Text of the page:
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Iran dismisses US Congress pressure over nuclear deal

Iran's president Hassan Rouhani has downplayed the role of the US Congress in Tehran's final nuclear agreement with the world powers. He said his country is not only negotiating with the US.

President Rouhani said his administration was pursing a "dignified" agreement with six major powers, which include the United States, Russia, China, Britain, France, and Germany.

Rouhani's remarks were an apparent reaction to the recent developments in the US over

a draft deal on Tehran's controversial nuclear program

, which was sealed on April 2.

The agreement, which is aimed at curbing Iran's nuclear program in return for the lifting of economic sanctions on the country, is to be finalized by June 30.

On Tuesday, the US Senate's foreign relations committee approved a bill that would give Congress

the power to strike down a final nuclear pact with Iran

.

"We do not negotiate with the US Senate; we do not negotiate with the US House of Representatives," Rouhani said in a televised speech in the northern Iranian city of Rasht on Wednesday. "We are negotiating with a group called the P5+1."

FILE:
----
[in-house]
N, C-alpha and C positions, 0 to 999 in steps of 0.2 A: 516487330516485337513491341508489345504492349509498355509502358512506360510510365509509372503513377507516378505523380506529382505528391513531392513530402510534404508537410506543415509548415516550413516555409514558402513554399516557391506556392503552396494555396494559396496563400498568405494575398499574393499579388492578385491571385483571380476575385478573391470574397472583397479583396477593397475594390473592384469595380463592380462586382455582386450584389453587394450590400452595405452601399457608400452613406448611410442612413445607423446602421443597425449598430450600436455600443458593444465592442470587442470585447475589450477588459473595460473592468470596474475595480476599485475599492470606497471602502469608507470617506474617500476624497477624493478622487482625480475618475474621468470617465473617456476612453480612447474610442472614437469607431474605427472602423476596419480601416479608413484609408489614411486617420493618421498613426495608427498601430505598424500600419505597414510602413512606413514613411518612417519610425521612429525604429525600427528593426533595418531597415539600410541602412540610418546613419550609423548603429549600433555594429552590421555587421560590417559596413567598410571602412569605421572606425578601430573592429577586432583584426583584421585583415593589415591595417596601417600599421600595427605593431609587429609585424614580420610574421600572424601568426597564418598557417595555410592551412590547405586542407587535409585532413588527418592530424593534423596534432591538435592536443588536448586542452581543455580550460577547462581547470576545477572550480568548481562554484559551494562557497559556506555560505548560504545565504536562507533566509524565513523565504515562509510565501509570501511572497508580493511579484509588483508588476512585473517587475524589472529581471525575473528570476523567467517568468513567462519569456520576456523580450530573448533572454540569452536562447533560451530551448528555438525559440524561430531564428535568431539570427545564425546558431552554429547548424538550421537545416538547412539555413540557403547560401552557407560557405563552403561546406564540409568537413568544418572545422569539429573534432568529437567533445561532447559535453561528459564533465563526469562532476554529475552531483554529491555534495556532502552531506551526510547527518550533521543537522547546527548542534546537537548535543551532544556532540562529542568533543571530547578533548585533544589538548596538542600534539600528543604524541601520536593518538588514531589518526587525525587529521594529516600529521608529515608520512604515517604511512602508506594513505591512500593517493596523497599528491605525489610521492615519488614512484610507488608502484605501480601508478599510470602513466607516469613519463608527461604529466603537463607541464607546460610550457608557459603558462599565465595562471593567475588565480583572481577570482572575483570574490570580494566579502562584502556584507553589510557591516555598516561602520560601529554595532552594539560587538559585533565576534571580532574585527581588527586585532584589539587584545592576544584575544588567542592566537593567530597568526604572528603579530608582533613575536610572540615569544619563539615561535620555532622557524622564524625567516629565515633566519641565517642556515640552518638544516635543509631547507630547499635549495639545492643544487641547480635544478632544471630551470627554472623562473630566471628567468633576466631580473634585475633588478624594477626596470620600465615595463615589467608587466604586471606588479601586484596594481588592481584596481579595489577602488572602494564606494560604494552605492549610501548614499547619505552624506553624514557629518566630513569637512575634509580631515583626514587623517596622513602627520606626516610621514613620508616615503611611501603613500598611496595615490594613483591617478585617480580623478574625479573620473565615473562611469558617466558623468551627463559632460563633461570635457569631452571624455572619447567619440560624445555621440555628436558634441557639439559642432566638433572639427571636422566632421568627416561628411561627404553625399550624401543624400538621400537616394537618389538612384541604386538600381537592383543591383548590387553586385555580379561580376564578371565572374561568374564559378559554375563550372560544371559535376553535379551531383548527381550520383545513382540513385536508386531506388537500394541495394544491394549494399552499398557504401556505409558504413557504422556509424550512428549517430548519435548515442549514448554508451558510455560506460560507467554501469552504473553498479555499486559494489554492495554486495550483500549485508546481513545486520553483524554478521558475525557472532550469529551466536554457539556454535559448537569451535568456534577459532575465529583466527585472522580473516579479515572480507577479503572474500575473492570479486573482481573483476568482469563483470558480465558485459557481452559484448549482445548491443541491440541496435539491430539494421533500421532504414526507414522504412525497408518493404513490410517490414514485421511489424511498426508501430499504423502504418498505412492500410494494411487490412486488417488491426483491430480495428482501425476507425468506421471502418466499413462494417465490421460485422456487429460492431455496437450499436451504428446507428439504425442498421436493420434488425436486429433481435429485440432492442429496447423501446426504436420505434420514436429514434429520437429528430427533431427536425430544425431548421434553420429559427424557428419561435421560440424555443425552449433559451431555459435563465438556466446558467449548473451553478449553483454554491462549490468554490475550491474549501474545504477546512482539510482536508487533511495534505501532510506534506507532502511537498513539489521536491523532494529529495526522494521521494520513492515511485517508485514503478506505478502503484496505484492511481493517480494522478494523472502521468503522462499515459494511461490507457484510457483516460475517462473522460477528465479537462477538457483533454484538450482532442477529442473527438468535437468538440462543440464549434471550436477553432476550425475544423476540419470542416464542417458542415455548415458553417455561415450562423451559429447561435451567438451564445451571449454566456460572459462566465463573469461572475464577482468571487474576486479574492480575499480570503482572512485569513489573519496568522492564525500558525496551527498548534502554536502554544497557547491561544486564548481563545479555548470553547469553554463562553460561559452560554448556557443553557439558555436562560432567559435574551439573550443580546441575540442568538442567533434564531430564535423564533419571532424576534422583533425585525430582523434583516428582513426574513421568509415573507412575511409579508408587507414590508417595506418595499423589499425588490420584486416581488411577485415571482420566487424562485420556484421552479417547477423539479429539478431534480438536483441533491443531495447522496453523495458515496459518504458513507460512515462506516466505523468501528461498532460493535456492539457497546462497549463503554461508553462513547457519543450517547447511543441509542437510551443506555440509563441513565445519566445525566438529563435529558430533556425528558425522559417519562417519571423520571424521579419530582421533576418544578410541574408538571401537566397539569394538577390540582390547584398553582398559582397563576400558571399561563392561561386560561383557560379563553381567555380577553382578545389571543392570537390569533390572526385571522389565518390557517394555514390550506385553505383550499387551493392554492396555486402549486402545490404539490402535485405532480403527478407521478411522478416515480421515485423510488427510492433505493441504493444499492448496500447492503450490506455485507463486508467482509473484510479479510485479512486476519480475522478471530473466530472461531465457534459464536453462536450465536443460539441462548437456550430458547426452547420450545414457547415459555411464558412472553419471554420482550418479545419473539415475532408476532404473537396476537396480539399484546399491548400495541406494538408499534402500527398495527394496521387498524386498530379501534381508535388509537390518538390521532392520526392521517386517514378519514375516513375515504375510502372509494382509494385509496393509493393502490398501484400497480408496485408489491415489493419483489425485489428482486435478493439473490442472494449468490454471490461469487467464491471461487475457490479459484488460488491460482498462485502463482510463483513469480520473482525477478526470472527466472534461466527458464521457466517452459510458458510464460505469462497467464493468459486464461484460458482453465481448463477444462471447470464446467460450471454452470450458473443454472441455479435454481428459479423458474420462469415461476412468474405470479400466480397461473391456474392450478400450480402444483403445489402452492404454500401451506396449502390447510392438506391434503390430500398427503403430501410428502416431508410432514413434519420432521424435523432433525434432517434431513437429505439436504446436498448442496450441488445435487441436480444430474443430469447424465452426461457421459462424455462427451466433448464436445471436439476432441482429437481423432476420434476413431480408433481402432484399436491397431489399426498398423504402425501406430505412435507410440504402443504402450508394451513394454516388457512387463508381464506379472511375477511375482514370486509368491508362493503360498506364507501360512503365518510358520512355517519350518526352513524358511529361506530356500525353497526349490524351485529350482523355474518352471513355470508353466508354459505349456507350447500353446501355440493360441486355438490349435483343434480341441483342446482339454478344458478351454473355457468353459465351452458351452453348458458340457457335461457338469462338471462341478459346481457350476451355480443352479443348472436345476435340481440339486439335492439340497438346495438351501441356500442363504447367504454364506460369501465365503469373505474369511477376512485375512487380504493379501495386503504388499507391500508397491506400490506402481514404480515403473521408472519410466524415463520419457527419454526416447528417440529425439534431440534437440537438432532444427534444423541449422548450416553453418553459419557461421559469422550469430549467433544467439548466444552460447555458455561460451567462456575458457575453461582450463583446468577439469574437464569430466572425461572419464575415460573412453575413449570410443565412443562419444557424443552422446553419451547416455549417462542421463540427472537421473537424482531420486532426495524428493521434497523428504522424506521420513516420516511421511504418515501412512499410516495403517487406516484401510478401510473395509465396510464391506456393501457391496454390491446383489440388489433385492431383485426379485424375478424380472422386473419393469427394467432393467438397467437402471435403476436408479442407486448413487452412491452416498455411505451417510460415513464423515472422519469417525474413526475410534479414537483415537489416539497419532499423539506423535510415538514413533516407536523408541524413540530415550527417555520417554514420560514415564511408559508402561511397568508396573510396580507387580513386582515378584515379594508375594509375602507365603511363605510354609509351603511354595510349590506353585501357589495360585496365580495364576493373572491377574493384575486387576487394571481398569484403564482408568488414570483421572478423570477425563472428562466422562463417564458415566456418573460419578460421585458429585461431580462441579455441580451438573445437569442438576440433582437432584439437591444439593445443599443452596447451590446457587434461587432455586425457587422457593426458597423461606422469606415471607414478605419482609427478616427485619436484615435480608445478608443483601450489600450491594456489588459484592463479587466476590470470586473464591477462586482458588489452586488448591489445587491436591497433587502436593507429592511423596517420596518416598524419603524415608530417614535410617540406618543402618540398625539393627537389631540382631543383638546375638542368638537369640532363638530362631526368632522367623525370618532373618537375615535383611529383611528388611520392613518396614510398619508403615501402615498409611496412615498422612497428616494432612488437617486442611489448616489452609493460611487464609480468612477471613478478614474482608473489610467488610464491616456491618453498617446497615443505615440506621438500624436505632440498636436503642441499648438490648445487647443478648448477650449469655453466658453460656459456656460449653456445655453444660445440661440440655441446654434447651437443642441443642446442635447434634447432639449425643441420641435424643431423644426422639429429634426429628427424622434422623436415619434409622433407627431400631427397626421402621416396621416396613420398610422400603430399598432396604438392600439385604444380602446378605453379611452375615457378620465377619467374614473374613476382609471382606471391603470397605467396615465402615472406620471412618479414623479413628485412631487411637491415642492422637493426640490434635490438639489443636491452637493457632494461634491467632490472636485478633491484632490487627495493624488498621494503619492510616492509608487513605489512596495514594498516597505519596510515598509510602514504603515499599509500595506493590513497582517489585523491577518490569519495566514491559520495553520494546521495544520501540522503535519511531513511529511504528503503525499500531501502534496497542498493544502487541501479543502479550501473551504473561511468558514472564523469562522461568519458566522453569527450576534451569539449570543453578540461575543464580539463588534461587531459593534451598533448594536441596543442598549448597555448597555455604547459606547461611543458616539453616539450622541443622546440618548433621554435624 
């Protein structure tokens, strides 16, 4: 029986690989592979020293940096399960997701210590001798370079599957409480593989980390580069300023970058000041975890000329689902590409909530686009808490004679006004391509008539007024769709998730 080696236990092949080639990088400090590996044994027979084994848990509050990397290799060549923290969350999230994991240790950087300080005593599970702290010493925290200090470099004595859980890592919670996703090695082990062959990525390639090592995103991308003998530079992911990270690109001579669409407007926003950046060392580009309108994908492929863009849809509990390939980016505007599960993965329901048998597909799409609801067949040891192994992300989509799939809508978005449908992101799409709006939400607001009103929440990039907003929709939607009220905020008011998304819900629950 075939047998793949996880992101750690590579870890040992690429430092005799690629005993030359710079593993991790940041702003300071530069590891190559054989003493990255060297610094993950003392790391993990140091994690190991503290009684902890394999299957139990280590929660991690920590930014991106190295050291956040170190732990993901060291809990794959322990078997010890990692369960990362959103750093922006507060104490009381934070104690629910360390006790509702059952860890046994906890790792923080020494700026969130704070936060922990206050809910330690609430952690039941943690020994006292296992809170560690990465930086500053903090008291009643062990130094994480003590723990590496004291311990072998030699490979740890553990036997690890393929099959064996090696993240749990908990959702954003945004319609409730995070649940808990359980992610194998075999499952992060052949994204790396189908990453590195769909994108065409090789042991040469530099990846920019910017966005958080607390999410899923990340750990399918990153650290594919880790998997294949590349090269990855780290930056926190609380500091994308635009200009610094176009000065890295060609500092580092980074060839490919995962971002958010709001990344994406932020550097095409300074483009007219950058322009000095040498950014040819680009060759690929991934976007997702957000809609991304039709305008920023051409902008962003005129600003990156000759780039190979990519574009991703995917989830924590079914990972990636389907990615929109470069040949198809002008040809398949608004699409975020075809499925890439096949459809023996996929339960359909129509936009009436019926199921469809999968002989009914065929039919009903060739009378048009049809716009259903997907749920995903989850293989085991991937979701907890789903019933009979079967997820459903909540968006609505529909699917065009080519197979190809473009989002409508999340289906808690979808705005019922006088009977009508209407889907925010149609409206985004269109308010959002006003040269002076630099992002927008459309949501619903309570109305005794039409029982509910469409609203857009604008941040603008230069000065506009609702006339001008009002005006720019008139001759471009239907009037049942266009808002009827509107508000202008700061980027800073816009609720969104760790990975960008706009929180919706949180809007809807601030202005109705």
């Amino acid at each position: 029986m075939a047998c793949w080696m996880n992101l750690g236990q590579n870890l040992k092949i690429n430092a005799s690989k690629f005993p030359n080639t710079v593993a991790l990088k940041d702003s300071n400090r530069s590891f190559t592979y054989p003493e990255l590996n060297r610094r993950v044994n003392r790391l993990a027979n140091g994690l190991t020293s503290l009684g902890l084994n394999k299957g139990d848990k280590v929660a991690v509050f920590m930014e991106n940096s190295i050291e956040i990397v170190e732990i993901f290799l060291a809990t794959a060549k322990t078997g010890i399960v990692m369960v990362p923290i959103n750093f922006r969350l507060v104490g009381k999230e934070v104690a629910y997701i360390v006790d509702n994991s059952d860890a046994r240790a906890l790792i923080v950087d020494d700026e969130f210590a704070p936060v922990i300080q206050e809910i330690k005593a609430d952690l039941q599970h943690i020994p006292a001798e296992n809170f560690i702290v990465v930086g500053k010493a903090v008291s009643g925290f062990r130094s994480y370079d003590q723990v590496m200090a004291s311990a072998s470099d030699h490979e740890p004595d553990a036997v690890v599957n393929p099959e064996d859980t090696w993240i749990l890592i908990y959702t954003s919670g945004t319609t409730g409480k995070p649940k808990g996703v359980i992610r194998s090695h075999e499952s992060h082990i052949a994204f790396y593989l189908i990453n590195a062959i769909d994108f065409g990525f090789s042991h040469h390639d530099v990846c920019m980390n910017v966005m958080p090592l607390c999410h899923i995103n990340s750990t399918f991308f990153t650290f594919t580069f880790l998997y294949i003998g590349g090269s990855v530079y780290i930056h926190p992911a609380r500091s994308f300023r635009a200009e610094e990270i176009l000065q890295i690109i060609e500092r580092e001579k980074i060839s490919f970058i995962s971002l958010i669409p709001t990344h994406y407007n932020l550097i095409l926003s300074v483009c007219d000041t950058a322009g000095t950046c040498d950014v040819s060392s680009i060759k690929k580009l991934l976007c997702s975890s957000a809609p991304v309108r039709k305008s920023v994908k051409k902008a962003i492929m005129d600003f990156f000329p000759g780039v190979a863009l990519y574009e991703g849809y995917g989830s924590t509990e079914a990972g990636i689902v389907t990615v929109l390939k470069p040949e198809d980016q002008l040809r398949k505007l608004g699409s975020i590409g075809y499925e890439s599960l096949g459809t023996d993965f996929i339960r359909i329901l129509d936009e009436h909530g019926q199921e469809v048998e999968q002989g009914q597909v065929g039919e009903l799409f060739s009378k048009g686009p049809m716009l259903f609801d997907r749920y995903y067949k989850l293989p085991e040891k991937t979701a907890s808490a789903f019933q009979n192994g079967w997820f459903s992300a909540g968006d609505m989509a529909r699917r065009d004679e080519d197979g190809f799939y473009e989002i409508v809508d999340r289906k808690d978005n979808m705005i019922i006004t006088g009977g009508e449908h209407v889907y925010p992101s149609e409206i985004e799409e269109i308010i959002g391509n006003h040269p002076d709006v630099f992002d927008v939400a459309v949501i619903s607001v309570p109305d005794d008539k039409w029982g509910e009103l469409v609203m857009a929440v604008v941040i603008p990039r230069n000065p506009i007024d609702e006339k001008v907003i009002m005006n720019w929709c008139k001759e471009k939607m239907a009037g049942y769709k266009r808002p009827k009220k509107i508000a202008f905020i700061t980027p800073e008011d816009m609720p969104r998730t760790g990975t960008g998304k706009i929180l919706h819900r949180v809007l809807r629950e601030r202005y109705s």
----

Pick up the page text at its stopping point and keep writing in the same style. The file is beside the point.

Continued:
"What the American Senate says, what the US House of Representatives wants, what the hardliners in the US are after, what US mercenaries say in the region, has got nothing to do with our nation or our government," he added.

Israel, which is Iran's arch rival in the region, and has been

critical of the April 2 preliminary deal between Iran and the global powers

, welcomed the Congress deal.

'Lift all sanctions'

Rouhani reiterated that his country wouldn't accept a comprehensive deal if all

sanctions on Tehran

were not lifted.

"If there is no end to sanctions, there will not be an agreement," Rouhani underlined, adding that "The end of these negotiations and signed deal must include a declaration of cancelling the oppressive sanctions on the great nation of Iran."

Washington says it will gradually remove the sanctions against Iran.

Meanwhile, a delegation of UN nuclear inspectors arrived in Tehran on Wednesday for a scheduled trip to investigate Iran's nuclear facilities, according to IRNA news agency. The officials of Vienna-based International Atomic Energy Agency would discuss with Iranian authorities "unresolved issues" related to a military site in Marivan in western Iran.

Iran and the world powers will resume their nuclear talks on April 21.

shs/bw (AP, Reuters, AFP)

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